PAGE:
2. Pick and Slip: The screener fakes setting a screen but quickly “slips” to the basket or an open spot before actually setting the pick. This can catch the defense off guard, especially if they’re anticipating the screen.
  3. Pick and Fade: Similar to the pick and pop, but the screener moves to a spot farther away from the ball handler, usually on the same side of the court.
  4. Using the Screen: The ball handler can choose to use the screen, refuse the screen (going the opposite direction), or split the screen (going between the screener and the defender hedging or trapping).

Defensive Counters:

Defenses have developed various strategies to counter the pick and roll, including:

  1. Switching: The two defenders switch players after the screen is set.
  2. Hedging: The screener’s defender briefly helps out to stop the ball handler’s progress and then recovers to their original assignment.
  3. Trapping: Both defenders converge on the ball handler to try and force a turnover.
  4. Going Under: The ball handler’s defender goes under the screen, anticipating the ball handler won’t take or make a long-range shot.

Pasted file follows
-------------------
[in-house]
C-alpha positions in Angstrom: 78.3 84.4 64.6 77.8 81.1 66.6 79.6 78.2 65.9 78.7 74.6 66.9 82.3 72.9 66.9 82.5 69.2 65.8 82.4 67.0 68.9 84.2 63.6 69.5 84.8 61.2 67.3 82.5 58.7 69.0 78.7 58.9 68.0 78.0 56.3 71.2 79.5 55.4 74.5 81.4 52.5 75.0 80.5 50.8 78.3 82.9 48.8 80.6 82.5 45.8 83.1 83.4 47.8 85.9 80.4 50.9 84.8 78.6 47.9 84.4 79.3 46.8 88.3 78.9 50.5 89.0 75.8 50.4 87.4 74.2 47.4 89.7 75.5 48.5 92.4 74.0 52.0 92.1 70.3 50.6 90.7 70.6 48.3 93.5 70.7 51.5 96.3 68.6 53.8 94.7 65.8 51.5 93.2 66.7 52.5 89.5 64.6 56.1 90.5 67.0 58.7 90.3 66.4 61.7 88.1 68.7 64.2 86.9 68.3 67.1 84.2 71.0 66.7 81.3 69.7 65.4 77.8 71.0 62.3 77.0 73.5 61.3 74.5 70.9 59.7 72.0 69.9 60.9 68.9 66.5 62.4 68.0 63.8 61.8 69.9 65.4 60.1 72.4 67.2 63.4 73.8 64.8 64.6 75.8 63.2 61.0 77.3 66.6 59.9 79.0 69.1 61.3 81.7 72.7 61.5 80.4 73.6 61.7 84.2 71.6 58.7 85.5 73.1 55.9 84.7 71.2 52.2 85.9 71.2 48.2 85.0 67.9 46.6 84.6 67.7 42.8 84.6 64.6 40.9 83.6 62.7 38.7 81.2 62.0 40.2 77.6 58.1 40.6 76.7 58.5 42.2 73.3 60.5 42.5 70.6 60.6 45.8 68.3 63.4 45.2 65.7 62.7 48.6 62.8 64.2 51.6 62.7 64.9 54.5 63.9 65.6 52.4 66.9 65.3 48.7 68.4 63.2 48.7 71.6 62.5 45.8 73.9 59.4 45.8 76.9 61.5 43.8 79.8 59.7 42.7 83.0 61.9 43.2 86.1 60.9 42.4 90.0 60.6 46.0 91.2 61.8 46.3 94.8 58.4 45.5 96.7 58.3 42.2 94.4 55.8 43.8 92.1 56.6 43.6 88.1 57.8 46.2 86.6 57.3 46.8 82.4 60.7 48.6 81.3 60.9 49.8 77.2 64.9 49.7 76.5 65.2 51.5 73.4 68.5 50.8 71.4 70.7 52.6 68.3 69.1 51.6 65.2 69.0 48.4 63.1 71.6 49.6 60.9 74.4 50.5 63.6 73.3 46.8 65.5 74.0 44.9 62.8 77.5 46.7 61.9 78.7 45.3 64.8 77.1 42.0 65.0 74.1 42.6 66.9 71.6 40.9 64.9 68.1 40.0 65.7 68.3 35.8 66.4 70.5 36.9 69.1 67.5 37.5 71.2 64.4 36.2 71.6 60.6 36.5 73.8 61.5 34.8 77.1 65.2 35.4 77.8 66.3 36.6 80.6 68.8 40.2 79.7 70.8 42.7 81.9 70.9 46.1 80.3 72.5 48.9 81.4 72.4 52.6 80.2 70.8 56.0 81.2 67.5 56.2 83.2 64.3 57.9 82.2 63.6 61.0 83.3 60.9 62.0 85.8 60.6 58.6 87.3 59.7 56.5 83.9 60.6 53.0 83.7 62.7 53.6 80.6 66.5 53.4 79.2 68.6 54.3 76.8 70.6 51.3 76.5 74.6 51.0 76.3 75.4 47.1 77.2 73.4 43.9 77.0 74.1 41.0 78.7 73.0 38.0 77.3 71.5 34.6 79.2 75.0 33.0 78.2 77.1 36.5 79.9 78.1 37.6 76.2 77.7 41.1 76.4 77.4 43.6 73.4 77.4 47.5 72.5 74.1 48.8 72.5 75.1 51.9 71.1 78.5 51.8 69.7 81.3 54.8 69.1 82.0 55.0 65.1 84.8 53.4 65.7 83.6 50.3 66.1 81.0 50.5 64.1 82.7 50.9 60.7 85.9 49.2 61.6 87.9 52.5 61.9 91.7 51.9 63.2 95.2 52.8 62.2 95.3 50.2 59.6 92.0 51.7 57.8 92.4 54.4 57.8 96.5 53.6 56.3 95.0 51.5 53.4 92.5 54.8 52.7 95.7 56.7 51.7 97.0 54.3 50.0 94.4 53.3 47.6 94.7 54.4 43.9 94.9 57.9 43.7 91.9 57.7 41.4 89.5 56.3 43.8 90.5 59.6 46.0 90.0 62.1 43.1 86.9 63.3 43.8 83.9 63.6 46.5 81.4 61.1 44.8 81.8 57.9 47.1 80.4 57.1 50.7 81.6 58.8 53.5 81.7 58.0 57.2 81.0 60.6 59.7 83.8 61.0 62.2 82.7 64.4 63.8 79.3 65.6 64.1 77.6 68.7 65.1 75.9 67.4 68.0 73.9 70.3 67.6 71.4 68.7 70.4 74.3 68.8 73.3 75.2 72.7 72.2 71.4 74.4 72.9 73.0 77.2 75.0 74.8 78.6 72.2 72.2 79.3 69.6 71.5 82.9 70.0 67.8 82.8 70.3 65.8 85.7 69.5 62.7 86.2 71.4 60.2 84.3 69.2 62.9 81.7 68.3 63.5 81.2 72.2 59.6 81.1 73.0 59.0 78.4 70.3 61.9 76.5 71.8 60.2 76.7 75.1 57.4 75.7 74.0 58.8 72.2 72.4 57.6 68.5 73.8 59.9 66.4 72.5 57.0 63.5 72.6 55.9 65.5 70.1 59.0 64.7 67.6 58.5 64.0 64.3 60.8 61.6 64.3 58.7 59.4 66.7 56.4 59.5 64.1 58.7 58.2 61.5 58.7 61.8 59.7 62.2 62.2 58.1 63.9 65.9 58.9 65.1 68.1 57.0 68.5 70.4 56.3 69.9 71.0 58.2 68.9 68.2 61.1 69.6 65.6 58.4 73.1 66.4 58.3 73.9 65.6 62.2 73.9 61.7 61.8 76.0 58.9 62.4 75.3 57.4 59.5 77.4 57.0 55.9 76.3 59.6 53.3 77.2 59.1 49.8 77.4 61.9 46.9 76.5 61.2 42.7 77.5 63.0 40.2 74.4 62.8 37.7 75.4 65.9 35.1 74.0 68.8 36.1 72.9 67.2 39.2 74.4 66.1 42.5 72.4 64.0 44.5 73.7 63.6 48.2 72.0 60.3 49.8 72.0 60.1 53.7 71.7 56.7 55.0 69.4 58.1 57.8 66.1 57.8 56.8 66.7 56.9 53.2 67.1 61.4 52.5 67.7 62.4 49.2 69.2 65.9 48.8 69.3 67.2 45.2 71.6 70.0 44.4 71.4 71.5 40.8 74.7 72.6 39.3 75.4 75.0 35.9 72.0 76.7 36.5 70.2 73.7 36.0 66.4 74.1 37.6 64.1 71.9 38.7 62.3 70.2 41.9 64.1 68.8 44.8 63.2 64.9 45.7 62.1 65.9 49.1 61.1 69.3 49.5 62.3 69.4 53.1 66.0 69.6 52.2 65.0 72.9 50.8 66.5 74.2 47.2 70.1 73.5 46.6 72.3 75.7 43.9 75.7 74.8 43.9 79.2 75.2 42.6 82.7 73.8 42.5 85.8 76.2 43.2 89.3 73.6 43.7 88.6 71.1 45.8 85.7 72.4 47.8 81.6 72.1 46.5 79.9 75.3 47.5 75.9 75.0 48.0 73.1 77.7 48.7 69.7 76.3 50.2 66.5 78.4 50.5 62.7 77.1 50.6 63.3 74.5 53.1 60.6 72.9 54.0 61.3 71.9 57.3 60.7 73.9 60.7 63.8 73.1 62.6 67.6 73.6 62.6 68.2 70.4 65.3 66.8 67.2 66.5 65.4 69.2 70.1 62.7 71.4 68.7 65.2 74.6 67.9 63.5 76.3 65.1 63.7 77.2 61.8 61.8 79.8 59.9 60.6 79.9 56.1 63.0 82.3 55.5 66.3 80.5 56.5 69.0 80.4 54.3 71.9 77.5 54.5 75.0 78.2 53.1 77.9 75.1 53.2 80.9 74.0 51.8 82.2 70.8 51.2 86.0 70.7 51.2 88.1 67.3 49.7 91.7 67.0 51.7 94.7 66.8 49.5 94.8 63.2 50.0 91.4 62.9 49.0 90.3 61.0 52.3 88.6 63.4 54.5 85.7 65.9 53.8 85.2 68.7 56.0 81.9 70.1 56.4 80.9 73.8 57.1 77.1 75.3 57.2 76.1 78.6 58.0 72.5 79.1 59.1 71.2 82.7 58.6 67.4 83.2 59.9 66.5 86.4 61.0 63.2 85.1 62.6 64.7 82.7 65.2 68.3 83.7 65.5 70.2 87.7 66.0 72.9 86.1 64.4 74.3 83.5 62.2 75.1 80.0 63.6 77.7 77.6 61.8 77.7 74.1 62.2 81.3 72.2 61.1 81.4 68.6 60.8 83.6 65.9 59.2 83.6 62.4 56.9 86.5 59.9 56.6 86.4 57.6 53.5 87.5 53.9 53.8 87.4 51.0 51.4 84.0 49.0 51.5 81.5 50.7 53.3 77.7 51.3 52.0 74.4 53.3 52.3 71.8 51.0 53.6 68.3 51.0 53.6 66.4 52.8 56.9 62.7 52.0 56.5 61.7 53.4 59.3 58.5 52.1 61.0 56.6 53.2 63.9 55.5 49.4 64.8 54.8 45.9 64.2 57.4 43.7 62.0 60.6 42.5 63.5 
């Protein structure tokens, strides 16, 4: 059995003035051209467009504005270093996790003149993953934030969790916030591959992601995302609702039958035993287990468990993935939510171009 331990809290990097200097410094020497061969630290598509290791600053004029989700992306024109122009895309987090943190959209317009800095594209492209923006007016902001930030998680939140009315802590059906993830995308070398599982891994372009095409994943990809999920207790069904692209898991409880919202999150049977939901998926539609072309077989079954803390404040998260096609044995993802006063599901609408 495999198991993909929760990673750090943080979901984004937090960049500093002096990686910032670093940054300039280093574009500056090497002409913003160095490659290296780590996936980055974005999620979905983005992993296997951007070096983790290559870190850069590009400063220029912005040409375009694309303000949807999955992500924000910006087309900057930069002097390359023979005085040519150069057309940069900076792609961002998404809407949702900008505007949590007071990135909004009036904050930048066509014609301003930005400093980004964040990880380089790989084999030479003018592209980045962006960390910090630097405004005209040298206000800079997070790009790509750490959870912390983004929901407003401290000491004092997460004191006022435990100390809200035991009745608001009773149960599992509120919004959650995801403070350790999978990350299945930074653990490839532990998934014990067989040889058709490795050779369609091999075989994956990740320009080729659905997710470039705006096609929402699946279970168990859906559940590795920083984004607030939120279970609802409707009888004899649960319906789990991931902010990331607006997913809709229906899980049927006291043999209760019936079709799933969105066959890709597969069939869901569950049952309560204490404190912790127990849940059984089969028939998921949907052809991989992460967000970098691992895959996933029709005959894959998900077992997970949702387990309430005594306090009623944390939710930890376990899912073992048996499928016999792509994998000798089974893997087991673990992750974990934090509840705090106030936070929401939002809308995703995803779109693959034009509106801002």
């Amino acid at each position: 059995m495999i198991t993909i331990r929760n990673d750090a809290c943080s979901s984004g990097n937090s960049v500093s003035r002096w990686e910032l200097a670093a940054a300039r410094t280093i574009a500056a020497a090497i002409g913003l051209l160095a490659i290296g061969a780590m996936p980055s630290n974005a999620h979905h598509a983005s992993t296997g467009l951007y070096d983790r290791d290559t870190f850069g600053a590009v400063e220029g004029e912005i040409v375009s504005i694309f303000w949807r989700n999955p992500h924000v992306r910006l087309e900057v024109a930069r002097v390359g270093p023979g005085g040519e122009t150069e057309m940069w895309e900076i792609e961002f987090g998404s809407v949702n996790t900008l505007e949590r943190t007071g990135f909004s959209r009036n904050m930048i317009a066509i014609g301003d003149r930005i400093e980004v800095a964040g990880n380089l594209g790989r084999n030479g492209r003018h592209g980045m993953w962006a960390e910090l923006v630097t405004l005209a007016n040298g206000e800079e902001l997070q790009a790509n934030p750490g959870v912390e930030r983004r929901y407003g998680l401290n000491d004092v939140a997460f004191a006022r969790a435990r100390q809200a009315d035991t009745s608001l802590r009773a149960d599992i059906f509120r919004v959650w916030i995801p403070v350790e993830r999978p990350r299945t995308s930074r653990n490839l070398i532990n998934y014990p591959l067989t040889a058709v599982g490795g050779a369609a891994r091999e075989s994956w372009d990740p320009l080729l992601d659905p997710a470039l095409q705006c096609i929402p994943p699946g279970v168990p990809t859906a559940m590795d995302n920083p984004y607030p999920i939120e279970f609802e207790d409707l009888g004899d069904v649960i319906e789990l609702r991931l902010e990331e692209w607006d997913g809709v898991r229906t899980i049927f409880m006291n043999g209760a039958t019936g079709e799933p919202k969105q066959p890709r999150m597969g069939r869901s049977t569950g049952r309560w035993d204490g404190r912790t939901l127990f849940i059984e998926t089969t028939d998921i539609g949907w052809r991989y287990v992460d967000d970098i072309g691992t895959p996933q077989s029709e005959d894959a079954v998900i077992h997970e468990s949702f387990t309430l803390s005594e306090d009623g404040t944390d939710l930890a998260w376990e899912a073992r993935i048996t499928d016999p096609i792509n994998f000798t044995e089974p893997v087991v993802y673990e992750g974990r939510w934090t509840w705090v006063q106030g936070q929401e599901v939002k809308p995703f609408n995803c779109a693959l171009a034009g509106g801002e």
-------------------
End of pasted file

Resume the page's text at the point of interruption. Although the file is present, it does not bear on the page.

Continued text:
5. Ice or Down: The defense forces the ball handler away from the screen and towards the baseline or sideline.

Importance in Modern Basketball:

The pick and roll has become even more integral in today’s NBA and basketball globally. Because of the emphasis on spacing, ball movement, and the prevalence of players who can both shoot. The P&R creates mismatches, forces defensive rotations, and offers multiple scoring options. It’s especially deadly when executed by players who can read the defense and make quick decisions.

Many of the game’s legends and current stars have been masterful in the pick and roll. From John Stockton and Karl Malone in the past. To players like Stephen Curry, James Harden, and Luka Dončić in the modern era.